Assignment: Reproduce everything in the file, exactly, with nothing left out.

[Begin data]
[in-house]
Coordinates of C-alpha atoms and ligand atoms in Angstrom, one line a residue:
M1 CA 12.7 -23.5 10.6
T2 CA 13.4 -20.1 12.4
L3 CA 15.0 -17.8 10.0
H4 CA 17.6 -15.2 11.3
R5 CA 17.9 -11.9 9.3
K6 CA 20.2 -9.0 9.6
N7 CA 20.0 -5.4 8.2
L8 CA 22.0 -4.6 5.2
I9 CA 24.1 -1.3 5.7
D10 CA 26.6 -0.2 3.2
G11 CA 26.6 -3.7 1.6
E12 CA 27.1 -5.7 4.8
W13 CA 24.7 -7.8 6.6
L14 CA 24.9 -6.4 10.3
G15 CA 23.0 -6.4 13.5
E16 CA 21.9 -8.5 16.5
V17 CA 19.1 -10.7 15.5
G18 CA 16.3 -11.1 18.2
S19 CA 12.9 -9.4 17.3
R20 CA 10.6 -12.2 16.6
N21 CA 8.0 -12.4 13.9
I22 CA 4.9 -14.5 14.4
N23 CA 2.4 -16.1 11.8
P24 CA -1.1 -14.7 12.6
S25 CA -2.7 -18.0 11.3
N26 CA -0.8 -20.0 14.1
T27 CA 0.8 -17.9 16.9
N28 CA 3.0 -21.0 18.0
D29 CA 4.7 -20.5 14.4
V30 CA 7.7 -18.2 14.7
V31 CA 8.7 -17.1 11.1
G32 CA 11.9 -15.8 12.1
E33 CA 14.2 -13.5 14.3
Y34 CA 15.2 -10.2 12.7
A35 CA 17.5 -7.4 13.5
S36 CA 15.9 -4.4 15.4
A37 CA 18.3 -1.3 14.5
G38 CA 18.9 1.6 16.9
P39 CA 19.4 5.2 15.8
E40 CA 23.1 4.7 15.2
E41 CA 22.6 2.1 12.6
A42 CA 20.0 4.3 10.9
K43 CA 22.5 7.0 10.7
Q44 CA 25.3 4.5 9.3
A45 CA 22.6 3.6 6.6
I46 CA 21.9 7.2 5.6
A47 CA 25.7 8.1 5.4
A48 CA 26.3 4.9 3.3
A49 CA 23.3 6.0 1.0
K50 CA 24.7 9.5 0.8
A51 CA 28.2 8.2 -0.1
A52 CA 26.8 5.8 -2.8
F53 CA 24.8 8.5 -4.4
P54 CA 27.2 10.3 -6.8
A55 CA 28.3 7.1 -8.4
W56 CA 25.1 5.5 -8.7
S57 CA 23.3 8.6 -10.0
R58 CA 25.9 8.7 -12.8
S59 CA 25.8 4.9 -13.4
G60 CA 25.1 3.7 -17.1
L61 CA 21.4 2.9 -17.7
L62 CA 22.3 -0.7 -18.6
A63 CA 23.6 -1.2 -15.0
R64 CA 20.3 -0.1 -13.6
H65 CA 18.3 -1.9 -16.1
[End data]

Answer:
[in-house]
Coordinates of C-alpha atoms and ligand atoms in Angstrom, one line a residue:
M1 CA 12.7 -23.5 10.6
T2 CA 13.4 -20.1 12.4
L3 CA 15.0 -17.8 10.0
H4 CA 17.6 -15.2 11.3
R5 CA 17.9 -11.9 9.3
K6 CA 20.2 -9.0 9.6
N7 CA 20.0 -5.4 8.2
L8 CA 22.0 -4.6 5.2
I9 CA 24.1 -1.3 5.7
D10 CA 26.6 -0.2 3.2
G11 CA 26.6 -3.7 1.6
E12 CA 27.1 -5.7 4.8
W13 CA 24.7 -7.8 6.6
L14 CA 24.9 -6.4 10.3
G15 CA 23.0 -6.4 13.5
E16 CA 21.9 -8.5 16.5
V17 CA 19.1 -10.7 15.5
G18 CA 16.3 -11.1 18.2
S19 CA 12.9 -9.4 17.3
R20 CA 10.6 -12.2 16.6
N21 CA 8.0 -12.4 13.9
I22 CA 4.9 -14.5 14.4
N23 CA 2.4 -16.1 11.8
P24 CA -1.1 -14.7 12.6
S25 CA -2.7 -18.0 11.3
N26 CA -0.8 -20.0 14.1
T27 CA 0.8 -17.9 16.9
N28 CA 3.0 -21.0 18.0
D29 CA 4.7 -20.5 14.4
V30 CA 7.7 -18.2 14.7
V31 CA 8.7 -17.1 11.1
G32 CA 11.9 -15.8 12.1
E33 CA 14.2 -13.5 14.3
Y34 CA 15.2 -10.2 12.7
A35 CA 17.5 -7.4 13.5
S36 CA 15.9 -4.4 15.4
A37 CA 18.3 -1.3 14.5
G38 CA 18.9 1.6 16.9
P39 CA 19.4 5.2 15.8
E40 CA 23.1 4.7 15.2
E41 CA 22.6 2.1 12.6
A42 CA 20.0 4.3 10.9
K43 CA 22.5 7.0 10.7
Q44 CA 25.3 4.5 9.3
A45 CA 22.6 3.6 6.6
I46 CA 21.9 7.2 5.6
A47 CA 25.7 8.1 5.4
A48 CA 26.3 4.9 3.3
A49 CA 23.3 6.0 1.0
K50 CA 24.7 9.5 0.8
A51 CA 28.2 8.2 -0.1
A52 CA 26.8 5.8 -2.8
F53 CA 24.8 8.5 -4.4
P54 CA 27.2 10.3 -6.8
A55 CA 28.3 7.1 -8.4
W56 CA 25.1 5.5 -8.7
S57 CA 23.3 8.6 -10.0
R58 CA 25.9 8.7 -12.8
S59 CA 25.8 4.9 -13.4
G60 CA 25.1 3.7 -17.1
L61 CA 21.4 2.9 -17.7
L62 CA 22.3 -0.7 -18.6
A63 CA 23.6 -1.2 -15.0
R64 CA 20.3 -0.1 -13.6
H65 CA 18.3 -1.9 -16.1